Sphinx in Action: Autocomplete

This is a post from a series of posts called “Sphinx in Action”. See the whole series by clicking here.

Autocomplete provides suggestions as the user is typing in the search field. Everyone knows how it works, this is the first thing we see when using Google:

Many people like this and want it in their applications and Sphinx can be used to activate this functionality.

First, decide what things should be shown as suggestions. These can be:

  • Blog post titles or anything else that makes sense in your application
  • Previous/top user queries
  • Separate words from your dataset prepared with ‘indexer –buildstops’, or by other means
  • Anything else that works

We just need to gather the data we want to use in the autocomplete somewhere so it can be indexed by Sphinx or we can use Sphinx real time index to populate the autocomplete index (see below).

So once we have our suggestions data, we need to build the index. Many people find it difficult to do since Sphinx requires a unique id for each document and sometimes some documents don’t have ids or they can intersect if you want to merge them (eg. recent user queries or product names). We can handle this by using hashes instead of the ids. This can be crc32() if your autocomplete index is not very large or something else like half of md5() if your index is large enough to cause crc32() collisions.

The other thing we need to look at is how we will sort the suggestions. To do this, we can make a few attributes. We often use attributes such as suggestion length and suggestion word count (which can be easily calculated using the ‘sql_attr_str2wordcount’ directive). Here’s an example:

source keyword {
        sql_query = select crc32(name), name keyword, length(name) length from animals
        sql_attr_uint           = length
        sql_field_string        = keyword
        sql_attr_str2wordcount  = keyword_wc
...
}

index keyword {
        source                  = keyword
        path                    = keyword
        docinfo                 = extern
        min_prefix_len          = 1
...
}

The problem with using the hash is we will most likely have difficulty finding the text by hash in the db, but we won’t need this if we have all our strings set up right in the index using Sphinx string attributes (sql_field_string). There’s another reason to do so – users attack this index more frequently than the others because each typed character will generate a query against Sphinx. Thus we need to optimize it to provide the best performance. We can accomplish this nicely by storing the strings in memory. This removes the need to look in the db, and consequently, it is very fast.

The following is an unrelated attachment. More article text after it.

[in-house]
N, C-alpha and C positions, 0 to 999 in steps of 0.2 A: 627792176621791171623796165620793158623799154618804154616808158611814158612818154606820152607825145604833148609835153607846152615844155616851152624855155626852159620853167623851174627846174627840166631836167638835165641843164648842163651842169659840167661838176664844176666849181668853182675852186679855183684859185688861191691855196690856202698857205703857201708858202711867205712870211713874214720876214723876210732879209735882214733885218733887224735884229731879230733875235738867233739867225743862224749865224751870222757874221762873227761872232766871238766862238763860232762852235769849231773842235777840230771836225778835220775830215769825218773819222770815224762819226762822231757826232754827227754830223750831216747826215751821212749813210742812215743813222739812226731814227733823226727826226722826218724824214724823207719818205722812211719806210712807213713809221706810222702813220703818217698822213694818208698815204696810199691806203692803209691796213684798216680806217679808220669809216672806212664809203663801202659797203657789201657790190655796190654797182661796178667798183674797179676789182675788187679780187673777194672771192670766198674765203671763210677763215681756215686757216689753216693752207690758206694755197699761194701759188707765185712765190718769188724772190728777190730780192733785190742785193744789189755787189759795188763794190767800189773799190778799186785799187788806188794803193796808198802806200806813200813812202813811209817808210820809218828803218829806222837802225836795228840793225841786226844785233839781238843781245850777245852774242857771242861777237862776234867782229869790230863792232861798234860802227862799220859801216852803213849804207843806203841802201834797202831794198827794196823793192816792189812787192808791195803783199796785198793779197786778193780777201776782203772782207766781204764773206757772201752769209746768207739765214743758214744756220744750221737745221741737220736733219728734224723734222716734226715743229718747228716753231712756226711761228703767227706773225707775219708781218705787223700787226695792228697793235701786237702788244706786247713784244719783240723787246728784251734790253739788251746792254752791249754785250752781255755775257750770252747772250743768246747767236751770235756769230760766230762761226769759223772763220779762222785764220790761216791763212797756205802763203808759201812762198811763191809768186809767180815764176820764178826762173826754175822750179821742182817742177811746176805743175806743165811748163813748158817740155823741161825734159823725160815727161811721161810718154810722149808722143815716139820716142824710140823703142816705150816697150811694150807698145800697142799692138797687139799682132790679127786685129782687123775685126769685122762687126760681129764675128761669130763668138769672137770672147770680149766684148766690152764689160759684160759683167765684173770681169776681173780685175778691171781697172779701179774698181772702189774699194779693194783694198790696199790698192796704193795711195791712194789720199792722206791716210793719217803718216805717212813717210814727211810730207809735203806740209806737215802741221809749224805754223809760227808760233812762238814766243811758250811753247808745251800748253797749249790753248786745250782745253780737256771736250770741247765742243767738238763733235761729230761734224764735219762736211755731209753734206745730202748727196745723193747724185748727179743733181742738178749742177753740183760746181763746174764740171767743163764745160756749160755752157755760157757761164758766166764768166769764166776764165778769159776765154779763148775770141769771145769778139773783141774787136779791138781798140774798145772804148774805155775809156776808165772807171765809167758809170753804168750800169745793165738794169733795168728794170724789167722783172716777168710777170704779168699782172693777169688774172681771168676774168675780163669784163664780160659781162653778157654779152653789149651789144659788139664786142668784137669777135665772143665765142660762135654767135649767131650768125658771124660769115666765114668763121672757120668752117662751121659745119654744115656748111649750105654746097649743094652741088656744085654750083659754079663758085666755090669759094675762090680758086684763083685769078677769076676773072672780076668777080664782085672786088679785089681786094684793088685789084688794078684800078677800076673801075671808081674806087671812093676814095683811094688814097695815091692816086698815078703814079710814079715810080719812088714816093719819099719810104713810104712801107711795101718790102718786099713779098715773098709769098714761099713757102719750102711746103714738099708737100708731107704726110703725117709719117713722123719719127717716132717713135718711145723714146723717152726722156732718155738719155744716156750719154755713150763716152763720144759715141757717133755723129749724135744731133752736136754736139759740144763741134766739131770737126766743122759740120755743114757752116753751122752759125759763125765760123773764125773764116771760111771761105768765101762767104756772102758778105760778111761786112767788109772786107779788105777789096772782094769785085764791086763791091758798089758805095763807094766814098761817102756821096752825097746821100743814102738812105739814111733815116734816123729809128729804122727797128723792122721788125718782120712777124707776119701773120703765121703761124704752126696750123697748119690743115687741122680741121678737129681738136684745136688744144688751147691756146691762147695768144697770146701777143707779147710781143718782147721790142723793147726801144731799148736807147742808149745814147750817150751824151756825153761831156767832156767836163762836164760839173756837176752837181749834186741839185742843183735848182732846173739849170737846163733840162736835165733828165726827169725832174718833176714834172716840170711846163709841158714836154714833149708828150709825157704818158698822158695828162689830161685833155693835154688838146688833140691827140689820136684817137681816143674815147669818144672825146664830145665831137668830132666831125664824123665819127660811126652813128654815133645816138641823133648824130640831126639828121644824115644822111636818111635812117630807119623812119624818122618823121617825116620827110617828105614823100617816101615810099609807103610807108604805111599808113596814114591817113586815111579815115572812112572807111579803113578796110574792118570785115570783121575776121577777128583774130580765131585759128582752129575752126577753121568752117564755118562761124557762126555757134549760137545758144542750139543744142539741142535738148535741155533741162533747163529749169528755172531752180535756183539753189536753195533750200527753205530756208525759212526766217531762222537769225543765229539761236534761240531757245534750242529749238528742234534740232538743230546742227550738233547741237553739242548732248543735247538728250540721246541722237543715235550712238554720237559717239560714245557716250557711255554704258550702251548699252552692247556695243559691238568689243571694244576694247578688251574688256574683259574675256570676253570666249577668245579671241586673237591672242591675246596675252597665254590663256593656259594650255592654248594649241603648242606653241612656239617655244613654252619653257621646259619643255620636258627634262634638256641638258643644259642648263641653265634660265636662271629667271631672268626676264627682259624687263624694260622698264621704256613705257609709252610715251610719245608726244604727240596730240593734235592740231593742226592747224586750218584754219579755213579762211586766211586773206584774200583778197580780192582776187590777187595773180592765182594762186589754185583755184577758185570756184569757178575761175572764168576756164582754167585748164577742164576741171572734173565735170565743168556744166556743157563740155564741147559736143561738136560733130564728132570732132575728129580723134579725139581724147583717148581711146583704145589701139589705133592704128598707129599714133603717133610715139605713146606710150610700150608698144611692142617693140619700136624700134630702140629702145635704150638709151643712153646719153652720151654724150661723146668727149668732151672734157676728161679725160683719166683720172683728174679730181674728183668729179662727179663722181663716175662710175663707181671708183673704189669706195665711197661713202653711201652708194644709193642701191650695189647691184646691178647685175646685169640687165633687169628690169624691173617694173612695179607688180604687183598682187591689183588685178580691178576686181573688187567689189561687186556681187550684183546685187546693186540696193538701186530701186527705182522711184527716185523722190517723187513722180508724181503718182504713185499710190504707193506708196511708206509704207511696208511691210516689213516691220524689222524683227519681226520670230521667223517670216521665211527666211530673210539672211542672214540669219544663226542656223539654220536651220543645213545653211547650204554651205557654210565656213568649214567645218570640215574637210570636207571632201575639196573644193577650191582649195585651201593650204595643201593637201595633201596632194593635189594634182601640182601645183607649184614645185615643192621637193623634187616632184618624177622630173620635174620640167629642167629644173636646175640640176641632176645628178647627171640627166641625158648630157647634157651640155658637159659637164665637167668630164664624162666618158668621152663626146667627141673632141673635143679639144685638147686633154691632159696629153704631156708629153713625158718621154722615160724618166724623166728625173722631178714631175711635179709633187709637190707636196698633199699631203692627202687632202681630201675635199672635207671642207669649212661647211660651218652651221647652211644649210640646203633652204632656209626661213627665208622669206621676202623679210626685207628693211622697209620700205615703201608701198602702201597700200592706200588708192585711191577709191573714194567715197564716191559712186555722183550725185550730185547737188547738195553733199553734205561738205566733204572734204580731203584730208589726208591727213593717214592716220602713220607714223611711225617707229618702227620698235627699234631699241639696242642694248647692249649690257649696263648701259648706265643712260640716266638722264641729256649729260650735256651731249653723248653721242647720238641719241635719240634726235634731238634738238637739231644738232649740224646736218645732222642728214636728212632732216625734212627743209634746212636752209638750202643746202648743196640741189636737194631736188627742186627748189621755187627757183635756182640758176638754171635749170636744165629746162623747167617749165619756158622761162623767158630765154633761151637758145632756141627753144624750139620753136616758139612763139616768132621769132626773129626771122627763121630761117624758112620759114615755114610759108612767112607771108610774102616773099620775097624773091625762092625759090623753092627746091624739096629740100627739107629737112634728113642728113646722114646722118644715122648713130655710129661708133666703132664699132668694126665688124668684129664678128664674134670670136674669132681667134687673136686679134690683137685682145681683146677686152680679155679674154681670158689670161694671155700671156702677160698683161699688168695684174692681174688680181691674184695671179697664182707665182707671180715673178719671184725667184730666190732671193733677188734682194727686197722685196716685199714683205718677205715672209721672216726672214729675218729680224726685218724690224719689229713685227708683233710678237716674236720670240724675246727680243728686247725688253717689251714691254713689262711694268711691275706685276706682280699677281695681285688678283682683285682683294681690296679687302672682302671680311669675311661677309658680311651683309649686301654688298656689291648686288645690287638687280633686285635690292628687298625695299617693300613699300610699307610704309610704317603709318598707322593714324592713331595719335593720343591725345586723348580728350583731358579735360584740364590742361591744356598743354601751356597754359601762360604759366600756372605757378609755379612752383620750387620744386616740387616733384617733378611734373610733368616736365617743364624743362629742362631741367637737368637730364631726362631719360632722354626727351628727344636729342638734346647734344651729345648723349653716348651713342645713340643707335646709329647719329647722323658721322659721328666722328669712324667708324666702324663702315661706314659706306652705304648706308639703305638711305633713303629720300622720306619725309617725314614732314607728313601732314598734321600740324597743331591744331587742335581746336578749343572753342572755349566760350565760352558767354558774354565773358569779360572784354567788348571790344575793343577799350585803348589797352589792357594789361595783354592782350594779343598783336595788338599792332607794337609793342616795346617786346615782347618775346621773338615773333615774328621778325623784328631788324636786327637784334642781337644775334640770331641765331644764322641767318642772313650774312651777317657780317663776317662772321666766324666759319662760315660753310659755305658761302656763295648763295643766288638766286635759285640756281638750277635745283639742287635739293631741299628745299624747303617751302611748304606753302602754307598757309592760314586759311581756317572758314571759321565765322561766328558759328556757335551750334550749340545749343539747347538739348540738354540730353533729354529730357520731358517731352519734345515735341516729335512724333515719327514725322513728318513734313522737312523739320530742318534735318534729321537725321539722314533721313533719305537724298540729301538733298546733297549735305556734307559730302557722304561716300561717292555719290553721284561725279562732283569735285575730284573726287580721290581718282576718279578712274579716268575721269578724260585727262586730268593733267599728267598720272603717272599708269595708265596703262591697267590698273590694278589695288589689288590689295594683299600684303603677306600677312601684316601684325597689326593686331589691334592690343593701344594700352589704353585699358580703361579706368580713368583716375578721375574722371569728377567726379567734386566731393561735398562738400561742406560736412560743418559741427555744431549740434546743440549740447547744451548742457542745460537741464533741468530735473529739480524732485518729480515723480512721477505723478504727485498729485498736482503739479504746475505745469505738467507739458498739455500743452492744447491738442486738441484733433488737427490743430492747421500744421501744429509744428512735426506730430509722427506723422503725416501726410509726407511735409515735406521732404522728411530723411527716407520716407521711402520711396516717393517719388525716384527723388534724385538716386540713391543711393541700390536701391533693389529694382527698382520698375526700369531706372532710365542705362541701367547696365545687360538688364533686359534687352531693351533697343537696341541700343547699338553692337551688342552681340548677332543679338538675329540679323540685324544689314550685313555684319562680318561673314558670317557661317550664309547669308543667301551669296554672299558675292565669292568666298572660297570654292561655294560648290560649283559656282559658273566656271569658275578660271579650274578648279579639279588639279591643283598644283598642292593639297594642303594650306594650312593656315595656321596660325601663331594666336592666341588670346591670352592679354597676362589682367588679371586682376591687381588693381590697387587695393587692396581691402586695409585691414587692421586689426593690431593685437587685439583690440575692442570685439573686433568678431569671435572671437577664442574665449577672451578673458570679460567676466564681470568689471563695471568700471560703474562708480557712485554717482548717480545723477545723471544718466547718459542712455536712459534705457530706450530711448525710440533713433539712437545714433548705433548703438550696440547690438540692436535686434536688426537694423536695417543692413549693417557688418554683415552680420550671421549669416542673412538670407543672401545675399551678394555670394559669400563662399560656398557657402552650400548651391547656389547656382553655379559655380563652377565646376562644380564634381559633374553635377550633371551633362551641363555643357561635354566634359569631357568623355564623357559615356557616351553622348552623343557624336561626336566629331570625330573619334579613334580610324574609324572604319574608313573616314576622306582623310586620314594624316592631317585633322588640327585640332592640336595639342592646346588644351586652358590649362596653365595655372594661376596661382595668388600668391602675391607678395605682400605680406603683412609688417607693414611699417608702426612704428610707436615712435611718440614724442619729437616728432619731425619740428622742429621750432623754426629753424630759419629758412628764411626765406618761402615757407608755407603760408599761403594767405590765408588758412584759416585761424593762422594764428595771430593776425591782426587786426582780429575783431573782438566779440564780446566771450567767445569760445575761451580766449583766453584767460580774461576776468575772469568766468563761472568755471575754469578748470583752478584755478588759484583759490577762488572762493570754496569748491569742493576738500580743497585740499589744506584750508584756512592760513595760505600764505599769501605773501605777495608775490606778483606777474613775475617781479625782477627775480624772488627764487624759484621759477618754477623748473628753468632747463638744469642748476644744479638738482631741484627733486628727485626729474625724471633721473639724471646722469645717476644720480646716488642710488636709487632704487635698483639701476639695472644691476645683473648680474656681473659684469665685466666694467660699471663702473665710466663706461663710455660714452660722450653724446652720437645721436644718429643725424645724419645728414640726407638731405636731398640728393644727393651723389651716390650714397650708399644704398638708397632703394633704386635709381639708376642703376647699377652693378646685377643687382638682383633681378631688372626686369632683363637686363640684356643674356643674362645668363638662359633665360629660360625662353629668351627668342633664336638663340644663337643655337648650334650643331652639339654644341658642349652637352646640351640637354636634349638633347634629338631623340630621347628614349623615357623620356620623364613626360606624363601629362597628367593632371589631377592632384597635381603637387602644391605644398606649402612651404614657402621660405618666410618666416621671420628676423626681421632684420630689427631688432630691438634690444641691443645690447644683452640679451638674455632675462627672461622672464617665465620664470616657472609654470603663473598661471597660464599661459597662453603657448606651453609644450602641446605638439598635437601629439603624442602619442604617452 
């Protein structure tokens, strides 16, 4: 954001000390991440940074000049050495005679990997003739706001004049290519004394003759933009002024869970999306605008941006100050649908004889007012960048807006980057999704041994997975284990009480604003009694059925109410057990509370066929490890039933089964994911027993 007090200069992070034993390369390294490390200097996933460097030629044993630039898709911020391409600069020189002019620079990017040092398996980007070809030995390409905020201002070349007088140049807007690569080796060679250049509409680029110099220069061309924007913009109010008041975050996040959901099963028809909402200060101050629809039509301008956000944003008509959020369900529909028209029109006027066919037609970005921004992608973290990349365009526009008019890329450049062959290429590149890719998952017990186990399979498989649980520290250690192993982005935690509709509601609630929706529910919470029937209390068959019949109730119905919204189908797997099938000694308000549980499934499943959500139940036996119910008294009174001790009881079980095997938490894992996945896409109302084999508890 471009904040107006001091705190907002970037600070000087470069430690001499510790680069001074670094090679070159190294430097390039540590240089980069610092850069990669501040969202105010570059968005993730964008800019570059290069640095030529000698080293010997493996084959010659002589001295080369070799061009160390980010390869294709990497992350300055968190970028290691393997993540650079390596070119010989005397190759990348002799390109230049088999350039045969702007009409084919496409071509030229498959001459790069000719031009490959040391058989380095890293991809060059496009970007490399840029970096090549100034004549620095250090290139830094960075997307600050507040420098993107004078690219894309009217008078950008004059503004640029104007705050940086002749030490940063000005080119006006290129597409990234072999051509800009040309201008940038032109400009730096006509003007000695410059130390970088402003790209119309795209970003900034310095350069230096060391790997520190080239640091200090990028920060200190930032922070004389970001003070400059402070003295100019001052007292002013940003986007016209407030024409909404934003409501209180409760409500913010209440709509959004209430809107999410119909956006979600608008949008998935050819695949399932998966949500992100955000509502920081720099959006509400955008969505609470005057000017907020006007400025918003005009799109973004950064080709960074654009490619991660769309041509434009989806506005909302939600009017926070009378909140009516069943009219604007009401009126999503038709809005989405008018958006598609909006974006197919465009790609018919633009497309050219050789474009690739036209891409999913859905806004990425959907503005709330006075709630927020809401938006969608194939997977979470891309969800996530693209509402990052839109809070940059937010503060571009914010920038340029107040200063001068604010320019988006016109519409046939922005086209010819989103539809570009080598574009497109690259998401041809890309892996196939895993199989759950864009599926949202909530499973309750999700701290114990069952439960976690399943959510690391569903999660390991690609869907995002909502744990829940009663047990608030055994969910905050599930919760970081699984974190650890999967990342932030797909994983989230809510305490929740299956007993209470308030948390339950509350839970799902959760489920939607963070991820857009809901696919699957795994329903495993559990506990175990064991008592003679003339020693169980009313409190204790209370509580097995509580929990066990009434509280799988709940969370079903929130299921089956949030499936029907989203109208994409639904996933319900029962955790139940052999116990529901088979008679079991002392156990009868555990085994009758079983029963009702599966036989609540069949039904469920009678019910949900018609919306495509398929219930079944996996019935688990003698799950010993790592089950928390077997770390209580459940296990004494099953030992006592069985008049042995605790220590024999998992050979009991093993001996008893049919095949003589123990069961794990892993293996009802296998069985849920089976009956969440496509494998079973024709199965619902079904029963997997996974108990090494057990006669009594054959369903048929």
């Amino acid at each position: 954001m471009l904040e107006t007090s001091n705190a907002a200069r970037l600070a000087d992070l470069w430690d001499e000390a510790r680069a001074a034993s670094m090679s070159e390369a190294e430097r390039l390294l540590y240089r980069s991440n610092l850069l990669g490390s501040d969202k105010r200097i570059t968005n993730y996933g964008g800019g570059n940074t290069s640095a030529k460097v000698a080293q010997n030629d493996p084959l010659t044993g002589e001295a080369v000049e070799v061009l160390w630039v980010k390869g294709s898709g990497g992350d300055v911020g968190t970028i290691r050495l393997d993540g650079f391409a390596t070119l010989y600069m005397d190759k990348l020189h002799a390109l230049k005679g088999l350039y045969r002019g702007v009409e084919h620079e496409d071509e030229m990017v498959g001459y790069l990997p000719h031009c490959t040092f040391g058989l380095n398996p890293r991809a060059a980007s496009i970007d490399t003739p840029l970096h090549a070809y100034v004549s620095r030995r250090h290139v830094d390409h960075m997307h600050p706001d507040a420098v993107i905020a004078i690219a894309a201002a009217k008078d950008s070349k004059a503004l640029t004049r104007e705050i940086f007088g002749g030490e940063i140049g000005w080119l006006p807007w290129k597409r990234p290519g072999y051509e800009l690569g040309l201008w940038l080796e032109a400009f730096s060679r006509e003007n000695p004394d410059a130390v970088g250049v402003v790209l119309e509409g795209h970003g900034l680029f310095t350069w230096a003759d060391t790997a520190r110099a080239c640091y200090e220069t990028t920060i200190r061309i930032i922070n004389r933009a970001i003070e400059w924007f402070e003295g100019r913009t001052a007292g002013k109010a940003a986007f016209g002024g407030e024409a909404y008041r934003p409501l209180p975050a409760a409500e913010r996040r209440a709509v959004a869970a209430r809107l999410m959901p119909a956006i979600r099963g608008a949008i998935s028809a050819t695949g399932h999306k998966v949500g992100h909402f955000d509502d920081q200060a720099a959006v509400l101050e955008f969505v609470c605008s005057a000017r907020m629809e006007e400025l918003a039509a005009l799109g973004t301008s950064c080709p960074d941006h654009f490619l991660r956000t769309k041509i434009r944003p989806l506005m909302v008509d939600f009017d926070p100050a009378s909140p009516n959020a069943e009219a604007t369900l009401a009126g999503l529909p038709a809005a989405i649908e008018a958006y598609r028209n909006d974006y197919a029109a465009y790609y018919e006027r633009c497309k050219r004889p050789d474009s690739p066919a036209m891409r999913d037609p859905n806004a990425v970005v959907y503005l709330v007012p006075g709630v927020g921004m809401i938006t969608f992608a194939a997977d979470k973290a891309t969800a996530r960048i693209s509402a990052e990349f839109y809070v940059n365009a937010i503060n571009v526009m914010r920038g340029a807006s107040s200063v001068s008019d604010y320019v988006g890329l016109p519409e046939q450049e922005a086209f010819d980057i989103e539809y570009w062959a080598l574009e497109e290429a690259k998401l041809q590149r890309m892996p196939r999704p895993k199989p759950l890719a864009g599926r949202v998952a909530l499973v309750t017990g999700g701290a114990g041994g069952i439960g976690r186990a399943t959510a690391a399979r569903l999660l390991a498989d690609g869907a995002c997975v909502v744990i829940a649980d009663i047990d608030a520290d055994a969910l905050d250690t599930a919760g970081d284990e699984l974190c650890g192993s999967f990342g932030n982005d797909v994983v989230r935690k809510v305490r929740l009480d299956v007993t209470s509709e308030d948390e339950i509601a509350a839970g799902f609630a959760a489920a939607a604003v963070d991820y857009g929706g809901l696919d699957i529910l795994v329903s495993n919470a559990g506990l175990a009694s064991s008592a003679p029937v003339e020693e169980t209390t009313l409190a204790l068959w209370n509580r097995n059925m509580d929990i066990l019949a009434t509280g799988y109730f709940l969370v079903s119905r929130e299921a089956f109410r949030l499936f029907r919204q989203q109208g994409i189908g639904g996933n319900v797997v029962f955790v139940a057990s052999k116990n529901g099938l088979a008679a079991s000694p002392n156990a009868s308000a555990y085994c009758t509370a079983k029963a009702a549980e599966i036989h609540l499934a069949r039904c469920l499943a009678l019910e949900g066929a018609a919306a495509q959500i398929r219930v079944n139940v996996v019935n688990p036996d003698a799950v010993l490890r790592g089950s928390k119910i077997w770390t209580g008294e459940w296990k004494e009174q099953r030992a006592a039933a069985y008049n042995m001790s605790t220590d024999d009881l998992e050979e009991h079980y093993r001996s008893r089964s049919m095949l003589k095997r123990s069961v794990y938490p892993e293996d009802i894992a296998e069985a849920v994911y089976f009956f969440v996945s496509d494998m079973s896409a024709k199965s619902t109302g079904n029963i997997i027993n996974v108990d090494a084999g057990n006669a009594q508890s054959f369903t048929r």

It is important to make sure we allocate enough memory for the index so Sphinx doesn’t do unwanted reads from the disk:

index keyword {
...
        mlock                   = 1
}

Now, all we need to do is query the index like this (or use other attributes to sort the results):

mysql> select keyword from keyword where match('^b*') order by keyword_wc asc, length asc limit 10 option max_matches=10, ranker=none;
+-----------+
| keyword   |
+-----------+
| bee       |
| bat       |
| bear      |
| boar      |
| bison     |
| beaver    |
| buffalo   |
| bush baby |
+-----------+

If we don’t need to use text ranker (i.e. sorting by attributes is enough) we need to make sure to set ‘ranker=none’ option. This will improve performance.


It is good to apply the Sphinx real time index to autocomplete suggestions, because:

  • We won’t need to rebuild this index if it is real time. We just need to insert into it in the same code we use to insert it into the db.
  • When we use last user queries we can insert them into the real time index only (unless you need it in the db as well).

Although the Sphinx real time indexes have a few disadvantages they’re not very critical with respect to autocomplete. Since the index isn’t usually very big and we’re going to store the strings in memory anyway, the difference – when compared to a non-real time index, will be even less significant in terms of resources consumption.

1 Comment

Scott AikinMay 3rd, 2012 at 4:16 pm

This was very helpful. The only issue I ran into is when using ^b* I’m getting results that start with special characters preceding the letter “b”. For example [beef] *buffalo* =bacon=

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